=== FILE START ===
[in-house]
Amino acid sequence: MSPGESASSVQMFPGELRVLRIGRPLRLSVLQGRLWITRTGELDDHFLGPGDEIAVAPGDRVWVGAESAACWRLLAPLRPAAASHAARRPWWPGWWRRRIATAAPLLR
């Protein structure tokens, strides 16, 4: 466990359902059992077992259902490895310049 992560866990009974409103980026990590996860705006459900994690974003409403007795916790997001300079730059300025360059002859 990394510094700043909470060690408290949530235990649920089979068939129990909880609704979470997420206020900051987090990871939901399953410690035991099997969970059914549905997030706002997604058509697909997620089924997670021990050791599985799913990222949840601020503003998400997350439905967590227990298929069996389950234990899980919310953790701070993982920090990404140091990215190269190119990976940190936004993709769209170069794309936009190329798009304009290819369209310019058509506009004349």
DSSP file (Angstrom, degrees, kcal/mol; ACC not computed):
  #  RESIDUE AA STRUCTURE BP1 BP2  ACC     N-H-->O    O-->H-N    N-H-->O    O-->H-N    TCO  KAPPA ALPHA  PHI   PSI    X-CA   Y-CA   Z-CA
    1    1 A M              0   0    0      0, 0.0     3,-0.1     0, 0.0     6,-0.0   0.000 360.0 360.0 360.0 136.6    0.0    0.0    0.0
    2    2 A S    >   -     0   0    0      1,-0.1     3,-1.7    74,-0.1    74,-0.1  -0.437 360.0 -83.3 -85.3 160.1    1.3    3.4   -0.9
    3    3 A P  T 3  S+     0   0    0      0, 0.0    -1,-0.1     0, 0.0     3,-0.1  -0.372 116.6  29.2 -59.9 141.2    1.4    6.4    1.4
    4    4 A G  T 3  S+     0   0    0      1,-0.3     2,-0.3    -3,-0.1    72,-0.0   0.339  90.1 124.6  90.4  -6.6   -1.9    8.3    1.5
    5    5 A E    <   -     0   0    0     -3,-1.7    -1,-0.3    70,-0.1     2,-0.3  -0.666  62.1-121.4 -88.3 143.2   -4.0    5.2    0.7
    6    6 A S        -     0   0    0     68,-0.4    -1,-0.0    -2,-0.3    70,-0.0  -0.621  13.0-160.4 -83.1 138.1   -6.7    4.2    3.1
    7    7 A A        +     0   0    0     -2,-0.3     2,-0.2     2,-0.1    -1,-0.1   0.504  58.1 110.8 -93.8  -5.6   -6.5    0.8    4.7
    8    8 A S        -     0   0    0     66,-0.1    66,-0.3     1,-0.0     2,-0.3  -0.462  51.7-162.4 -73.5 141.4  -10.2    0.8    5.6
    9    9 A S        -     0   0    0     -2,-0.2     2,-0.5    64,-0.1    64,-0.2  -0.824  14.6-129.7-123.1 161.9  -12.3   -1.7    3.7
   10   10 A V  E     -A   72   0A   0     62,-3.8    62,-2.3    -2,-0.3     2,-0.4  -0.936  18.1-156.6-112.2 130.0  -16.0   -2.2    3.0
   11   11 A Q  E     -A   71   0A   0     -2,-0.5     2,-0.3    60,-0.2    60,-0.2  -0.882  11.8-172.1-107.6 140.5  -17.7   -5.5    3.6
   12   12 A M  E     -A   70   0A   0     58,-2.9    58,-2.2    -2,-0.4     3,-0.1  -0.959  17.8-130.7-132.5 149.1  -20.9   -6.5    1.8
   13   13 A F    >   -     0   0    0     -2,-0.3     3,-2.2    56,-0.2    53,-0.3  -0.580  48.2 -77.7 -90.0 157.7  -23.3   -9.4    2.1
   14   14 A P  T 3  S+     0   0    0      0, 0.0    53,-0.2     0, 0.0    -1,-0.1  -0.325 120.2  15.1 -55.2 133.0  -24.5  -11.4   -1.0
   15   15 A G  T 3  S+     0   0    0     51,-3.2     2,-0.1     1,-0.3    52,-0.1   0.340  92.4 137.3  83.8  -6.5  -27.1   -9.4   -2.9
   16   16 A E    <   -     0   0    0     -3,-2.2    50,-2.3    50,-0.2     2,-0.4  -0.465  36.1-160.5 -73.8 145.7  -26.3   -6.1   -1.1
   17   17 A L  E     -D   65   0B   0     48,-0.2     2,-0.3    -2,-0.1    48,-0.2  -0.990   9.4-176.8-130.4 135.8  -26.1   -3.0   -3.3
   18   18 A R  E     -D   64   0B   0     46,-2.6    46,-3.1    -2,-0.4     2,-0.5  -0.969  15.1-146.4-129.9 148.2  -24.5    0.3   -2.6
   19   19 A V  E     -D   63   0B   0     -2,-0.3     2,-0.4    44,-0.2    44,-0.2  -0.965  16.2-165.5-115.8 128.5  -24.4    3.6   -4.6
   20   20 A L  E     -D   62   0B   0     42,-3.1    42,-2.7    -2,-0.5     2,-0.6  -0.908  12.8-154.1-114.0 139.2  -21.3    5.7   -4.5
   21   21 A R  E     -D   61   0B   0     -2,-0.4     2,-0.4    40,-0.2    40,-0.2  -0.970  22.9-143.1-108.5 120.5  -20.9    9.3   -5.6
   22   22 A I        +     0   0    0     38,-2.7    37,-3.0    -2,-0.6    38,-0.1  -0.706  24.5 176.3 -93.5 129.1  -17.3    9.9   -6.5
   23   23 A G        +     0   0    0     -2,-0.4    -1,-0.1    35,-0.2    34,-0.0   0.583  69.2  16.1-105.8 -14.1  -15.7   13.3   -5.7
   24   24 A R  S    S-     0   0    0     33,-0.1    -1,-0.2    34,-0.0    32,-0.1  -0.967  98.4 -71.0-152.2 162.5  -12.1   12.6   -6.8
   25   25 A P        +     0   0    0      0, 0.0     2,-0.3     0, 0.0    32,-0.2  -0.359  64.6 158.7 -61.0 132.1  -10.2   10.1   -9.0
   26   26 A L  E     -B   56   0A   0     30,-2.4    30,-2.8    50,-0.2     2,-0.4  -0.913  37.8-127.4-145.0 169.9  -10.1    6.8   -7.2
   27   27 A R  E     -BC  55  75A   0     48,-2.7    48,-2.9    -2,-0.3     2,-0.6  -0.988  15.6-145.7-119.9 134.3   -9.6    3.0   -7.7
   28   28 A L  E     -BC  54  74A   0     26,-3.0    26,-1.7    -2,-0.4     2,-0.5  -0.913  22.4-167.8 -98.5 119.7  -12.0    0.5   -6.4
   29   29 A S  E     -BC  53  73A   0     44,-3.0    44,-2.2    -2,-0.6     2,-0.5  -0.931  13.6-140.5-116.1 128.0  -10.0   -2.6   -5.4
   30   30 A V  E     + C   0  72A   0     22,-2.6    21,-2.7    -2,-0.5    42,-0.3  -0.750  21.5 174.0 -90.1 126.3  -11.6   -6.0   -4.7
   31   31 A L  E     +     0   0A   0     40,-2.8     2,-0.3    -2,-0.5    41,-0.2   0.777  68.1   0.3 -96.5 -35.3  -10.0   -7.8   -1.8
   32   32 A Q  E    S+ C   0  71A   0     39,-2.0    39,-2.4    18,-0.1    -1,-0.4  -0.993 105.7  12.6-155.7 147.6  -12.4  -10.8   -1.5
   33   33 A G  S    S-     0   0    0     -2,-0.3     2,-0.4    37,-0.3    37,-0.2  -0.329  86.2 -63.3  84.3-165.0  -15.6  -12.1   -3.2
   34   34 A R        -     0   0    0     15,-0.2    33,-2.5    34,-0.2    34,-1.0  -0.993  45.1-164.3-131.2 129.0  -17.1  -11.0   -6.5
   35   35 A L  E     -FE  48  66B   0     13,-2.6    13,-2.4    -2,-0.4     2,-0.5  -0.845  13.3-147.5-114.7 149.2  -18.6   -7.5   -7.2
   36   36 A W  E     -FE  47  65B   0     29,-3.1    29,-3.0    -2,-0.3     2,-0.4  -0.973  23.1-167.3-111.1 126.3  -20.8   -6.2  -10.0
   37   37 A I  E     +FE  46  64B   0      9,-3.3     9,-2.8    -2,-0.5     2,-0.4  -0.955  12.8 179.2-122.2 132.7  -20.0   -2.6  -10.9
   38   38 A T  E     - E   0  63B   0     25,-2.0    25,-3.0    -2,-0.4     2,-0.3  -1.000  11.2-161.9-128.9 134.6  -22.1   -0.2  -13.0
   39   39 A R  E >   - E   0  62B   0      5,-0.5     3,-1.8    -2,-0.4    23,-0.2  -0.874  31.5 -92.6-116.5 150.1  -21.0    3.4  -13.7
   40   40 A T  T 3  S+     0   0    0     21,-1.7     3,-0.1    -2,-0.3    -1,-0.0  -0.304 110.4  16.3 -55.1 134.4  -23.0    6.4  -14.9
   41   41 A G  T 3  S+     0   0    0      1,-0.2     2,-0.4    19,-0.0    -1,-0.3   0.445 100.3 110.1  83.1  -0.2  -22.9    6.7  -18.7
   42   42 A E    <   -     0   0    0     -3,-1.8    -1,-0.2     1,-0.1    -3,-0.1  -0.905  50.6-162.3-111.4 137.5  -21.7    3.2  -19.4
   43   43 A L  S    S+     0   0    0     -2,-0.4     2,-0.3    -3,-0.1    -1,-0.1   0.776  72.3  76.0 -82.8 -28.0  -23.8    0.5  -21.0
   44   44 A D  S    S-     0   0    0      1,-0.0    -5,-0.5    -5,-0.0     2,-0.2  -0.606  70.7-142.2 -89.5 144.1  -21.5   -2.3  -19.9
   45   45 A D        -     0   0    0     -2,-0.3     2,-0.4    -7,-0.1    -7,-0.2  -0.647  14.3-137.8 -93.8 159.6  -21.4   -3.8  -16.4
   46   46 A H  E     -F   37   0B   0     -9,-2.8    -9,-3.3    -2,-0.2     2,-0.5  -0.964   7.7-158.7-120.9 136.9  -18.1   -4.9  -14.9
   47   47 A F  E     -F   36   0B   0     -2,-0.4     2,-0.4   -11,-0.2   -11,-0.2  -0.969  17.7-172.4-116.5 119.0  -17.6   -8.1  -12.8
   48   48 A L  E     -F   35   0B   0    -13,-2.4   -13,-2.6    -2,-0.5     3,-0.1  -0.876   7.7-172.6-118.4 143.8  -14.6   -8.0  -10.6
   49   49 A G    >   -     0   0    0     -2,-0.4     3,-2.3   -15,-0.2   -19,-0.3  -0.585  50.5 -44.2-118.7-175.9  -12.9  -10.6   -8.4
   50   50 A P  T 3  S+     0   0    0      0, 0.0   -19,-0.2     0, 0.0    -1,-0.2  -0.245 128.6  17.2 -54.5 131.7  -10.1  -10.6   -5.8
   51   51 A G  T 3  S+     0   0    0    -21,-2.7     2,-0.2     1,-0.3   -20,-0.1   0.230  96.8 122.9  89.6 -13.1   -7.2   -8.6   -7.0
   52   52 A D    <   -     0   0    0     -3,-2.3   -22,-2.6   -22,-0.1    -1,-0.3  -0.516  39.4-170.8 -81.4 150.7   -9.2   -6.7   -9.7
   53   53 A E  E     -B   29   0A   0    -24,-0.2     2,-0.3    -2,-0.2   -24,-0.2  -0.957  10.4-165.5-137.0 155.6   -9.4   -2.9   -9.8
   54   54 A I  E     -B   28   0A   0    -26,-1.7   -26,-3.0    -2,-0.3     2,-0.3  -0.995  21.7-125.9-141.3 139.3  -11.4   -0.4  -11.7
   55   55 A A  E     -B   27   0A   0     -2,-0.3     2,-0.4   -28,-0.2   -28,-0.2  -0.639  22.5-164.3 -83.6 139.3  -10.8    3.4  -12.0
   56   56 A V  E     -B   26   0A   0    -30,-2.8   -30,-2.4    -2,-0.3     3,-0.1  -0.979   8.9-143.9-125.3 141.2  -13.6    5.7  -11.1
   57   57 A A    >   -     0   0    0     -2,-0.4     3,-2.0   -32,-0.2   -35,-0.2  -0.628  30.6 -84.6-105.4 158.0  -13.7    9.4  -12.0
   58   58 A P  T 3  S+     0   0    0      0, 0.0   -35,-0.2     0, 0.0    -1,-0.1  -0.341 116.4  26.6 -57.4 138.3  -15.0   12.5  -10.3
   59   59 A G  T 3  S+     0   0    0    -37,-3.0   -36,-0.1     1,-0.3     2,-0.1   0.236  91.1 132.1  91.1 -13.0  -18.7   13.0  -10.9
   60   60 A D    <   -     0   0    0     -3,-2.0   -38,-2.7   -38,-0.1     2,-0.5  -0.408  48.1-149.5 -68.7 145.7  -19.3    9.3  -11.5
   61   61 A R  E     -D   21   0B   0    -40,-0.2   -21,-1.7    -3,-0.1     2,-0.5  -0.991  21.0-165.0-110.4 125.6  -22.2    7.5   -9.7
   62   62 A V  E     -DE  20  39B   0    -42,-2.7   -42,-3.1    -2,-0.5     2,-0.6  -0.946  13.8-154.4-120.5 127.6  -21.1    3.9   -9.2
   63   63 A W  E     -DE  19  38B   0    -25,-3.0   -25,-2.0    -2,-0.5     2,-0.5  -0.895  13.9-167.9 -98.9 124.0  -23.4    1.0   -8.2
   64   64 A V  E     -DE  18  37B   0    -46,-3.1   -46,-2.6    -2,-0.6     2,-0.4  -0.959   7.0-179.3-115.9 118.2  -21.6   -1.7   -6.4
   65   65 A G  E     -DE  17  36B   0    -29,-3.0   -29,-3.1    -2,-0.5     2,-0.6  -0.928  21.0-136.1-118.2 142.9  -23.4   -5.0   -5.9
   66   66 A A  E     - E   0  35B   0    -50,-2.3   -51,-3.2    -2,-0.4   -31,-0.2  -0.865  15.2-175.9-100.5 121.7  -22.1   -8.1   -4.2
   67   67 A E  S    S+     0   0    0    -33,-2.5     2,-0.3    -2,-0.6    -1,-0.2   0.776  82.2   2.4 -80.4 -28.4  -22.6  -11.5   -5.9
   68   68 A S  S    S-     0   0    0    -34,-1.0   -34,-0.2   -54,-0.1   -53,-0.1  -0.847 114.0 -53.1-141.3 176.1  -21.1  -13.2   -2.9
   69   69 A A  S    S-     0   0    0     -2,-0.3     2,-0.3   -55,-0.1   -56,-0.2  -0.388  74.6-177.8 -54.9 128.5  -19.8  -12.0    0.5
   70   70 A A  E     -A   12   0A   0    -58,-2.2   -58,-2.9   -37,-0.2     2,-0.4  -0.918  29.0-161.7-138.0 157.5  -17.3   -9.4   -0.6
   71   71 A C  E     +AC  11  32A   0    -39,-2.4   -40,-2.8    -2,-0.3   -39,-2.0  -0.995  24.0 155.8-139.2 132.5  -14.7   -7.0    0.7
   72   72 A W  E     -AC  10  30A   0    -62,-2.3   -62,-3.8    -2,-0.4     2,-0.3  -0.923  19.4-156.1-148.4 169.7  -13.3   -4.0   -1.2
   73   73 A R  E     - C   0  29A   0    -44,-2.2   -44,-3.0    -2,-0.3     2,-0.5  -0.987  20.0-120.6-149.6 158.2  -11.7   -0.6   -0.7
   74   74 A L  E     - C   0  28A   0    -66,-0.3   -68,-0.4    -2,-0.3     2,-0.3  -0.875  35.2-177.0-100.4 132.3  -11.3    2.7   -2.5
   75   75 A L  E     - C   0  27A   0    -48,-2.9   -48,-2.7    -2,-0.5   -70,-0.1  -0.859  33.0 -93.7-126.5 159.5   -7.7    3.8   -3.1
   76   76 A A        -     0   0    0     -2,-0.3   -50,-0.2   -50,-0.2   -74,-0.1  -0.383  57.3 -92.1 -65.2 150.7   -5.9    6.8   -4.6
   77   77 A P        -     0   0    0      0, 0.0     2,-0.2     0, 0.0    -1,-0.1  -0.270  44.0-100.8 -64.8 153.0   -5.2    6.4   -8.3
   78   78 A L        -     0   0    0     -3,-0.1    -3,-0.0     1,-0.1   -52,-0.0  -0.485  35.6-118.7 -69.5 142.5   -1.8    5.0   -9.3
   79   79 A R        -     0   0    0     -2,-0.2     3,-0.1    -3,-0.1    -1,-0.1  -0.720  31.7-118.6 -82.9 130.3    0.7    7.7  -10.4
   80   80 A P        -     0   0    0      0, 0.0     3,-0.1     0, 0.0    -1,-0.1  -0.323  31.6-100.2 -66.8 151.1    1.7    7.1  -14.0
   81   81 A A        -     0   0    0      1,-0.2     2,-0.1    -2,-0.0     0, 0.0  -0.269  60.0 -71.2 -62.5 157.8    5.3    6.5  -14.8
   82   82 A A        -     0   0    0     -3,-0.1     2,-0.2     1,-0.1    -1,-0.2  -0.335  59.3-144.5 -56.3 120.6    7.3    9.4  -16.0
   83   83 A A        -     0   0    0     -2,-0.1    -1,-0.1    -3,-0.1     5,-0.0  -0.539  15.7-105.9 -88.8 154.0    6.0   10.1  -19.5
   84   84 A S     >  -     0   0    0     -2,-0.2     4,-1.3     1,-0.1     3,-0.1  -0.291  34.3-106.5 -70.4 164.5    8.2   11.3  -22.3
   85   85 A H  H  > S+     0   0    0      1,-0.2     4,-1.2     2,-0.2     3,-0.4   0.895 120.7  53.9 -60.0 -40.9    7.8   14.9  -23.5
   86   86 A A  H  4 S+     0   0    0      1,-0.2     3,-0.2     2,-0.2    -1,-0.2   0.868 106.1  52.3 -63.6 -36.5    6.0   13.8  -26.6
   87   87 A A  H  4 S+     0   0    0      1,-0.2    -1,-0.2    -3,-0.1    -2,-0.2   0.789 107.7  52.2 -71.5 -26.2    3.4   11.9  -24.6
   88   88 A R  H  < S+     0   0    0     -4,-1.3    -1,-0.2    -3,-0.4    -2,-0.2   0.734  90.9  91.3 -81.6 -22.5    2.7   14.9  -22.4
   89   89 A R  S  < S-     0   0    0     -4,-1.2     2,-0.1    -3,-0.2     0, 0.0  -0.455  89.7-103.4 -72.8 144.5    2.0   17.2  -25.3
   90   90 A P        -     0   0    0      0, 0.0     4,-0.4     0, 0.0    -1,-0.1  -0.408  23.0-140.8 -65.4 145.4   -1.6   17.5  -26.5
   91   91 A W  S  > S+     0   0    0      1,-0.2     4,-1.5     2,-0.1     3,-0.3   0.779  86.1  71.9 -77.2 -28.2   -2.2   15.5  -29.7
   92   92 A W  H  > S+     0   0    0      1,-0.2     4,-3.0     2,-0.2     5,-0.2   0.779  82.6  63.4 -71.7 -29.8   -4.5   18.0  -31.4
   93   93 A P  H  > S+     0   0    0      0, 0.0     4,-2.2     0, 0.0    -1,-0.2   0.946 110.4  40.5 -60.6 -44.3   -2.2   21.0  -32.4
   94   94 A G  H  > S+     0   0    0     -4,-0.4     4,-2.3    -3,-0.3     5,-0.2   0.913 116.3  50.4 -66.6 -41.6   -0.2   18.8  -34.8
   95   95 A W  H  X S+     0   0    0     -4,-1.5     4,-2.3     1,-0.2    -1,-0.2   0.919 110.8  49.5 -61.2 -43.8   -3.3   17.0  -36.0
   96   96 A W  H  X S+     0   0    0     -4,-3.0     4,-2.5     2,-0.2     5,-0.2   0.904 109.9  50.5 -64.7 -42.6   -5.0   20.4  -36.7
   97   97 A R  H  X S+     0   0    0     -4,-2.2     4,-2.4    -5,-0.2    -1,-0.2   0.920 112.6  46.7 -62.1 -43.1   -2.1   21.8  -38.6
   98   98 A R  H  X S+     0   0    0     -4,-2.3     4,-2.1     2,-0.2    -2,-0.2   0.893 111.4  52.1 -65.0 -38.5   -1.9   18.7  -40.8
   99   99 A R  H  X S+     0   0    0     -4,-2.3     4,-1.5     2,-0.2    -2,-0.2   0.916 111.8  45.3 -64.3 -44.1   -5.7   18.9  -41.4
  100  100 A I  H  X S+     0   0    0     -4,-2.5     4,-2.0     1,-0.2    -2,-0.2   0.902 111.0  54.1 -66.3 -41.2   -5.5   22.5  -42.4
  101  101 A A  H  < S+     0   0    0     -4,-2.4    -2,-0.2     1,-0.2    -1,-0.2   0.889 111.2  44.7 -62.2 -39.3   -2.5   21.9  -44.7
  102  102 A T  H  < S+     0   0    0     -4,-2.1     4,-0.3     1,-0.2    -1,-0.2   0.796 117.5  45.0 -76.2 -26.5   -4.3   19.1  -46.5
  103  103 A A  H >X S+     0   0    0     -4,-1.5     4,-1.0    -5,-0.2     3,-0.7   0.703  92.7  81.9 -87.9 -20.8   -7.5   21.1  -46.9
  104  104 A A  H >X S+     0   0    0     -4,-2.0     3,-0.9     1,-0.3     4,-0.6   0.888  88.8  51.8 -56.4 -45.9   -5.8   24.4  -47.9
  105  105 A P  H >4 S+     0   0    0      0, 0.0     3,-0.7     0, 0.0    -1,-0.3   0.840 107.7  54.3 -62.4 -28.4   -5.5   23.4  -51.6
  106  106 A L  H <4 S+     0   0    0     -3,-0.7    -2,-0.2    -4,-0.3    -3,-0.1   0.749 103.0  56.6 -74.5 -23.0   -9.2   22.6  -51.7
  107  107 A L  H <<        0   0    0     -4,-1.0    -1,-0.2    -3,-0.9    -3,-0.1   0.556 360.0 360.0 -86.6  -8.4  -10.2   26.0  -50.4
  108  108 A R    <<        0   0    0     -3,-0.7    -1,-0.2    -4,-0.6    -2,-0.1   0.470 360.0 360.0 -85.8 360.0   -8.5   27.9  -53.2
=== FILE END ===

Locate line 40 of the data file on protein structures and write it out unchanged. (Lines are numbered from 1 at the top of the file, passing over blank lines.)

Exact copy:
   35   35 A L  E     -FE  48  66B   0     13,-2.6    13,-2.4    -2,-0.4     2,-0.5  -0.845  13.3-147.5-114.7 149.2  -18.6   -7.5   -7.2